The next chapter in Larian's Divinity RPG franchise is looking for some funding help from the crowd.
As a new entry in a long-running franchise being developed by a well-established indie studio, you might think that Divinity: Original Sin could have done its thing without going to the Kickstarter well. And you'd probably be right - but if Richard Garriott can ask for a million bucks to do whatever it is he's got going then I don't think we can begrudge a request for assistance from a few guys in Belgium.
It's been almost a year since our first look at Divinity: Original Sin, an isometric single-player RPG with turn-based combat and co-operative multiplayer. It appears much more akin to its predecessors Divine Divinity and Beyond Divinity than the more recent Divinity II: Ego Draconis (which I would consider a good thing) and Larian claims it's the best RPG it has ever made. But with development winding down, it'd like to do even more with the game.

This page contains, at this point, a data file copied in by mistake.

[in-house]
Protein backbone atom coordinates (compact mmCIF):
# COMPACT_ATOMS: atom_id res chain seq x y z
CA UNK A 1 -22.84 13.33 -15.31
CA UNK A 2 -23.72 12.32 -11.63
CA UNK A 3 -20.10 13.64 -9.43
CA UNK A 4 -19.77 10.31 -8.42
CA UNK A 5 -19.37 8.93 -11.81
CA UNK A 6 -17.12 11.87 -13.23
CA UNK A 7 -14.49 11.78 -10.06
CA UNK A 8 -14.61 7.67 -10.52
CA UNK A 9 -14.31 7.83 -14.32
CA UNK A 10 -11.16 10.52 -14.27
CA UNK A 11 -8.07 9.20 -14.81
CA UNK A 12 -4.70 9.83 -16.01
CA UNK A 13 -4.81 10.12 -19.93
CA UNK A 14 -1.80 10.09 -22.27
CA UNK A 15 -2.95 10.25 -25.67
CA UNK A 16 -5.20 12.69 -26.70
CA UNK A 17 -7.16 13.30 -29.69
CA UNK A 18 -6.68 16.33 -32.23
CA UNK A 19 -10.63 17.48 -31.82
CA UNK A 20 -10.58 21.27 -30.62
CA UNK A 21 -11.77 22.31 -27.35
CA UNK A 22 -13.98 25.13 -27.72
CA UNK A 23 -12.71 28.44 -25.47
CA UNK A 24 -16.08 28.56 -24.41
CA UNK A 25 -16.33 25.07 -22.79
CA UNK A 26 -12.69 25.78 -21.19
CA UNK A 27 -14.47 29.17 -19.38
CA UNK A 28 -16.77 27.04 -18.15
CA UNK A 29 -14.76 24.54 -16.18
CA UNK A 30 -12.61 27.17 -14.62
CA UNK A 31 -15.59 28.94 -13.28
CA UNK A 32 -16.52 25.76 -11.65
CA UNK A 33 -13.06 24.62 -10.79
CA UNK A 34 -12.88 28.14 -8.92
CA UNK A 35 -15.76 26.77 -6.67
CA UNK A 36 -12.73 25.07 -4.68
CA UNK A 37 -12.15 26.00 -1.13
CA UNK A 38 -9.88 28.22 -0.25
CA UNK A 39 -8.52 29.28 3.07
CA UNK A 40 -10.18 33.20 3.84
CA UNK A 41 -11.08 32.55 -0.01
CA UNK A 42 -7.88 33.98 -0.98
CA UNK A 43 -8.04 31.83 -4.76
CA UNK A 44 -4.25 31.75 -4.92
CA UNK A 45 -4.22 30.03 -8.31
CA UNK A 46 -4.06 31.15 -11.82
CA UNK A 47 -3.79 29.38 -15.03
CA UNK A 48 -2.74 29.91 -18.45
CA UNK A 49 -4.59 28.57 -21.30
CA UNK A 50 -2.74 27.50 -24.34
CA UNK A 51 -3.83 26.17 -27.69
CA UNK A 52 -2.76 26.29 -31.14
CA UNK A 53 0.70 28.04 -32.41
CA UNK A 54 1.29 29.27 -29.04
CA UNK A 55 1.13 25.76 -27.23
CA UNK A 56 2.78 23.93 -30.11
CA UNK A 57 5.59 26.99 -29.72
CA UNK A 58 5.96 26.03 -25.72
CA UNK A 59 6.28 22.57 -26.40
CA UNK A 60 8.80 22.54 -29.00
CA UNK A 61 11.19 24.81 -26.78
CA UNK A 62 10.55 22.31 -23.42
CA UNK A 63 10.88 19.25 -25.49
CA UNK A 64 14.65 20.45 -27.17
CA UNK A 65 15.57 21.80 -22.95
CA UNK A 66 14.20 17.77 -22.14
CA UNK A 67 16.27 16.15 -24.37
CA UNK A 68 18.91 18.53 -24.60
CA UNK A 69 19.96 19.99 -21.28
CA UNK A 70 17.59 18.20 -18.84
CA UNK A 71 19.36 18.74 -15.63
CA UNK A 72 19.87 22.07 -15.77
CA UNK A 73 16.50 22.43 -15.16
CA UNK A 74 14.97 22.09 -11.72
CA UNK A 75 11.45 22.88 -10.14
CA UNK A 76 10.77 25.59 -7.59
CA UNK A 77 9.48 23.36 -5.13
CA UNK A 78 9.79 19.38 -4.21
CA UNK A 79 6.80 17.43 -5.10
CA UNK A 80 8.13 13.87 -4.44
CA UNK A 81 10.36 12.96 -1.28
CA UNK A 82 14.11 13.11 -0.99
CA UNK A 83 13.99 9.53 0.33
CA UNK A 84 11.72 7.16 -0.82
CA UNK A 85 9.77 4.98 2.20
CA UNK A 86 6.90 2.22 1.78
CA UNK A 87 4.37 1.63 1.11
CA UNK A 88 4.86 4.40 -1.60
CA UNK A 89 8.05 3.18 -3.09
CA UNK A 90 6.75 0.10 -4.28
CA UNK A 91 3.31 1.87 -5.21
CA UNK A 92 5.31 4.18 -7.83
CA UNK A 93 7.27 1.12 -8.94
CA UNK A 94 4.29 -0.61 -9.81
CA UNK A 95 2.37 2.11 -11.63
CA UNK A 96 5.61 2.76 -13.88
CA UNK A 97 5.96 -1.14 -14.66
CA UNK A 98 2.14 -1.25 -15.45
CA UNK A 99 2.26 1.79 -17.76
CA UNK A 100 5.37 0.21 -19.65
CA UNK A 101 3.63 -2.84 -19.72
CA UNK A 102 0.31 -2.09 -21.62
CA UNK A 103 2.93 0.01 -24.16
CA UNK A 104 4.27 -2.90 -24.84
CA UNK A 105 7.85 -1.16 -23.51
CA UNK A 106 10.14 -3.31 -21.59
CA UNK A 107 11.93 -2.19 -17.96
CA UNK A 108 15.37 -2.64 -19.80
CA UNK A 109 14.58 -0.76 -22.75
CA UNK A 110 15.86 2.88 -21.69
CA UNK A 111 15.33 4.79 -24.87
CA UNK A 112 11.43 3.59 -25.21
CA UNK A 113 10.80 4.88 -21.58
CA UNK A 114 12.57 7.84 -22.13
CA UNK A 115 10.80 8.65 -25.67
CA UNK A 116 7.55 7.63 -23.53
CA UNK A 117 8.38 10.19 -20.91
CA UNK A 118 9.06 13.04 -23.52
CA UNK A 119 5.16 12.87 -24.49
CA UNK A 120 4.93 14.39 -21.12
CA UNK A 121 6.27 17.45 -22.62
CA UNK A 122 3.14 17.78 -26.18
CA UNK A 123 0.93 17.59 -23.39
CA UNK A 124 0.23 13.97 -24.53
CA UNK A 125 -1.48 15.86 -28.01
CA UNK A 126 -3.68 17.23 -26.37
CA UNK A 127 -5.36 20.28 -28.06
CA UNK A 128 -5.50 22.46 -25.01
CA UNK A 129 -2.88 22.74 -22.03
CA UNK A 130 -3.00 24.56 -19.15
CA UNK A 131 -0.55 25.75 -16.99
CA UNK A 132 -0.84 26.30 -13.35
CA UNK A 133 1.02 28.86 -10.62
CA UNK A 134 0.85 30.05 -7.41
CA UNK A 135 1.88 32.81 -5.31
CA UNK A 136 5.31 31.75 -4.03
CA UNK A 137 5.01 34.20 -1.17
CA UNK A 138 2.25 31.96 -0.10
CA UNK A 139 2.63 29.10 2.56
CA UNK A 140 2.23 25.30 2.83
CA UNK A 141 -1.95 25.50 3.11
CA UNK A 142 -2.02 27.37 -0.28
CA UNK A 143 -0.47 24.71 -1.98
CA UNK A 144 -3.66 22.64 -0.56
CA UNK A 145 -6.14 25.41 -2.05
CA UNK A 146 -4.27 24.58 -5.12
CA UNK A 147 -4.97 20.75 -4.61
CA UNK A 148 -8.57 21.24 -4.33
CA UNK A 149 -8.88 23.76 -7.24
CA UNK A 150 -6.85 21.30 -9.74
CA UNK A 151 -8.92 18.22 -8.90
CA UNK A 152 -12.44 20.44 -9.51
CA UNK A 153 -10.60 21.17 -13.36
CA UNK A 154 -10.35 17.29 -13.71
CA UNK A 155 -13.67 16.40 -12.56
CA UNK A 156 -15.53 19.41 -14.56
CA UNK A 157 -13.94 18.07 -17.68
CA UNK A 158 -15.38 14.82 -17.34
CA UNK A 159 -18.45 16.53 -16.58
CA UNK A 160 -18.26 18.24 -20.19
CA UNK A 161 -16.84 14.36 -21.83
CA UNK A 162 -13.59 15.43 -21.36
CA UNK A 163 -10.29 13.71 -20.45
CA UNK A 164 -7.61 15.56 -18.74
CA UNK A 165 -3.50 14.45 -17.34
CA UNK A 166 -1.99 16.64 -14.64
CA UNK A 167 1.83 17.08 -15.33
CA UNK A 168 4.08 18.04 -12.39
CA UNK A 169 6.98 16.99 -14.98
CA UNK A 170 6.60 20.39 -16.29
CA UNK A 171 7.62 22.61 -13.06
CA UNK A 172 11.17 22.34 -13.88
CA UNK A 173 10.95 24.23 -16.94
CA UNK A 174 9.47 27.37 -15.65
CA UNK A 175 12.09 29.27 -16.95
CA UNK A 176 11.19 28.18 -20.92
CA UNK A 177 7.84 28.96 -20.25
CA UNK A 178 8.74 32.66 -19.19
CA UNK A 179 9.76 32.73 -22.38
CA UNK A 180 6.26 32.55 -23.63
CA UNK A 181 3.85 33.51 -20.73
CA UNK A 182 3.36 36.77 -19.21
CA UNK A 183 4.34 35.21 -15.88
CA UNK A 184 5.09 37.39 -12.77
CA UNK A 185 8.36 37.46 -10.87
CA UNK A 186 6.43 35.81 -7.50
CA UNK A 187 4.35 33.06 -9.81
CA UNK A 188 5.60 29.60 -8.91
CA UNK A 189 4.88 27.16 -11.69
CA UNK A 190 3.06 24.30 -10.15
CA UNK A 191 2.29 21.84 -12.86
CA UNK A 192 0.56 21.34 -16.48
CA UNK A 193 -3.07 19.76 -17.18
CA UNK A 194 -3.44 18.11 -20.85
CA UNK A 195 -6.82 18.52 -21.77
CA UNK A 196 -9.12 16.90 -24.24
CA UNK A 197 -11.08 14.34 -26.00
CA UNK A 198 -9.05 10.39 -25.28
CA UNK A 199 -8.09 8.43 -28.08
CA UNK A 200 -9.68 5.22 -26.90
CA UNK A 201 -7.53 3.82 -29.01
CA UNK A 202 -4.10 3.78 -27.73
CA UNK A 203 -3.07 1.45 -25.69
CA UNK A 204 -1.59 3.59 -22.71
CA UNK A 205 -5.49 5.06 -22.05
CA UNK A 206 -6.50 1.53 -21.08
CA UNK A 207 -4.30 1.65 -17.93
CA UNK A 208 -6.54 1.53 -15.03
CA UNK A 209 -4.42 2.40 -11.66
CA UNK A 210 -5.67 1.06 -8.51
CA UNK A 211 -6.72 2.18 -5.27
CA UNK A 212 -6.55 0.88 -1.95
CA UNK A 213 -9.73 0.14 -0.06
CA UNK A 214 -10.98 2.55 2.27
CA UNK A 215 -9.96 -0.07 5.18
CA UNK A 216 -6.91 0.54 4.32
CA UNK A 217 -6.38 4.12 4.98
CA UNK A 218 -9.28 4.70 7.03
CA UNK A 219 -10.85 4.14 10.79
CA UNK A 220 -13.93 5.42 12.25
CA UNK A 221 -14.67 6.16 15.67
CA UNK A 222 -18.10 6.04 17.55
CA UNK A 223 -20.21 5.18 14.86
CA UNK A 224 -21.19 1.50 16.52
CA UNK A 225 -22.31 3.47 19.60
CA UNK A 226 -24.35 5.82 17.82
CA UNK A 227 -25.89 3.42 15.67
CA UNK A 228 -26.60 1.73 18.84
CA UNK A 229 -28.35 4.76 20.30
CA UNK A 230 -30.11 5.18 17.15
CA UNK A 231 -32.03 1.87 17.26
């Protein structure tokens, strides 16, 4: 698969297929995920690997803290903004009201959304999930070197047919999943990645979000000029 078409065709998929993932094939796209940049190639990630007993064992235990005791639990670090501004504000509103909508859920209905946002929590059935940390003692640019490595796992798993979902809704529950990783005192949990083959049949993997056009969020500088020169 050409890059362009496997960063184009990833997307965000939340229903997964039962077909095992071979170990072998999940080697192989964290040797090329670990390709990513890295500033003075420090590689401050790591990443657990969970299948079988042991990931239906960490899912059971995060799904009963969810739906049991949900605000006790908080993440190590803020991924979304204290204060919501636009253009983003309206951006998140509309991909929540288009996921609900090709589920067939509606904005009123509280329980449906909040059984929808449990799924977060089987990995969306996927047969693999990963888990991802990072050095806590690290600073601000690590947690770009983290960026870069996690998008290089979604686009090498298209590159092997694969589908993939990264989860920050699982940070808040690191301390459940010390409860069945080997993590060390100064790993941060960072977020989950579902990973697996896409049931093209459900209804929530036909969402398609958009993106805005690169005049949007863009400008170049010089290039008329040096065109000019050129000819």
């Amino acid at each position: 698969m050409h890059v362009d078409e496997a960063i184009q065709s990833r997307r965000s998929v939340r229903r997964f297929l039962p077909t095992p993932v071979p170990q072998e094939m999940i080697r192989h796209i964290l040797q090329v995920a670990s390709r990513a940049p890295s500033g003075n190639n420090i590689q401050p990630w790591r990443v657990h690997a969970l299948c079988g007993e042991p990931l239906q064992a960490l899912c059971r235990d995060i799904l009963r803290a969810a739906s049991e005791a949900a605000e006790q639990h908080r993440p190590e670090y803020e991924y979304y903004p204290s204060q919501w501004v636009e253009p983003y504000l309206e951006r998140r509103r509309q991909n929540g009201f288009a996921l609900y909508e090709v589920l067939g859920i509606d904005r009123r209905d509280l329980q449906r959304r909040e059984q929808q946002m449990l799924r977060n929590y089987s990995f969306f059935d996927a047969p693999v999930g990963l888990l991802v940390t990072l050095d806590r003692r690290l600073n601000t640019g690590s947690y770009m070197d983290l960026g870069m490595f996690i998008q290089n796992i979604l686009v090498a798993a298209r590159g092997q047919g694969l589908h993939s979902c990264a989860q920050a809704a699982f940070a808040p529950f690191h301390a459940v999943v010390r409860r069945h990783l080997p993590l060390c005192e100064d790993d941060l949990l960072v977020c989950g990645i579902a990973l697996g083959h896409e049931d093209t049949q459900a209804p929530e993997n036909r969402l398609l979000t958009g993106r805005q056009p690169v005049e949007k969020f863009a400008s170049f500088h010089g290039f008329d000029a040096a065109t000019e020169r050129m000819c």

The studio is looking for $400,000 from Kickstarter in order to increase the size of the development team and maximize Original Sin's gameplay potential. "Our main interest is to increase the depth and diversity of the game," the Kickstarter states. "For instance, we want to guarantee that each quest has a meaningful choice/consequence mechanic. We want to ensure that where it makes sense, there are multiple ways to solve a quest. And when you move off the beaten path, no matter where, something interesting awaits you."
As usual, there are all sorts of pledge tiers ranging from $5 to $10,000 and plenty of rewards to go around, and unlike most videogame Kickstarters, Divinity: Original Sin is well along and will happen regardless of whether or not the crowd comes through. The biggest risk, according to Larian, is that if the funding goal is met, it could result in a launch delay.